Sarah: Thank you, Sarah. We received a question that asked about the use of resources under the WIC Loving Support, receiving the Loving Support campaign. And yes, again, those are free resources and where applicable, you may use those as long as they remain consistent with your own program messaging or reference the WIC program.
Shannon: And many of the resources available both on the Loving Support site, which is dedicated to breastfeeding promotion, as well as WIC works, are available for free download by state and local agencies or community partners. The Loving Support site has a special area specific for community partners, and those resources are available to the general public.
Sarah: So those are all the questions that we have received using the question feature in the GoToWebinar platform. We do have a few more minutes if you have additional questions, please forward those through the platform, and we can respond to those.
Kurtria Watson: This is Kurtria Watson, and we did receive a question form a state WIC office about collaborating under the federal MOU, or if it's encouraged to develop a more localized MOU. And I think just to echo what Sarah Widor stated, while this federal MOU serves as an umbrella, it is strongly encouraged and probably a best practice to actually develop more localized MOUs, given all of the different priorities and policies that take place across the different state agencies. So this should serve as an umbrella and should facilitate, but I think, the suggestion to develop a more localized MOU would be good idea.
Tatiana: As this MOU is a federal MOU between ACF and the Food and Nutrition Service. And so, knowing that we are the federal agencies that operate and administer these programs, gives us the forum to start to bring together, to bring state and local partners. But the next level to where the rubber meets the road is at the state and local level, depending on the -- how the program is operated to forge those partnerships.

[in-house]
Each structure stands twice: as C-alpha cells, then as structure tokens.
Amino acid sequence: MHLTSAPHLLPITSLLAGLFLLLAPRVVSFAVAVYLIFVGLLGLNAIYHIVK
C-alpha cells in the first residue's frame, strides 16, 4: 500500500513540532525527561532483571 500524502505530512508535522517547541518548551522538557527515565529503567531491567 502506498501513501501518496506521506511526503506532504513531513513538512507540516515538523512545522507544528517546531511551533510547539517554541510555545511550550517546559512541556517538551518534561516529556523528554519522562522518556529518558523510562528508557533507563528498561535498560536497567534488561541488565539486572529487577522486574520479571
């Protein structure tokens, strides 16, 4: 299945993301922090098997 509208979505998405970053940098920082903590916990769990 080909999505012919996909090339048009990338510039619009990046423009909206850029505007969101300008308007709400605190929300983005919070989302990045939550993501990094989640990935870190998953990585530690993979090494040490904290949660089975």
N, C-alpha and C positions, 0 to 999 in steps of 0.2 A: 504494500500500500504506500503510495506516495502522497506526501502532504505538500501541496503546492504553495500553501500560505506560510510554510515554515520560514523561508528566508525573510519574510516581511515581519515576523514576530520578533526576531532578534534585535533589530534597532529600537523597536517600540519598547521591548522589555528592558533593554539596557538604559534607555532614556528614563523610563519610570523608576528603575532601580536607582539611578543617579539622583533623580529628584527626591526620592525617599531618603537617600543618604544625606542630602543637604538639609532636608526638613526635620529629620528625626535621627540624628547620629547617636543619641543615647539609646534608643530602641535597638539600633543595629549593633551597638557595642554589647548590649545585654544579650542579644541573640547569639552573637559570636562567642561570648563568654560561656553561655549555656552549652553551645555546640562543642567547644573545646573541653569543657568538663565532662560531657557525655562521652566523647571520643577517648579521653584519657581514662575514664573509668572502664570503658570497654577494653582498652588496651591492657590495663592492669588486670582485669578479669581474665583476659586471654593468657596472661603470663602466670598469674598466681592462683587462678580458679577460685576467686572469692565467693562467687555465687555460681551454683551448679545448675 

Sarah: Those are the questions that we can speak to at this time. Again, this webinar has been recorded. And, it will be made available following this presentation. So please look for that during federal -- Please look that, for that, as it's disseminated through your respective federal agency. We will provide further direction, and if you have any additional questions, please reach out to your, to your programs, or the respective program that you have a question for, or to us in the regional offices at ACF agency offices. We thank you for your time. Thank you.
Marco: Thank you.Close
Agencies can make services to low-income families more accessible by coordinating early care and education with nutrition and health services. This webinar introduces a memorandum of understanding (MOU) between the Office of Head Start and Office of Child Care, Administration for Children and Families, U.S. Department of Health and Human Services and the Supplemental Nutrition and Safety Programs and Child Nutrition Programs, Food and Nutrition Service, U.S. Department of Agriculture.
The MOU promotes and supports regional, state, and local efforts to improve program coordination and service delivery for children and families who are eligible for the:
- Head Start Program
- Child Care and Development Fund (CCDF) Program
- Special Supplemental Nutrition Program for Women, Infants and Children (WIC)
- Child and Adult Care Food Program (CACFP)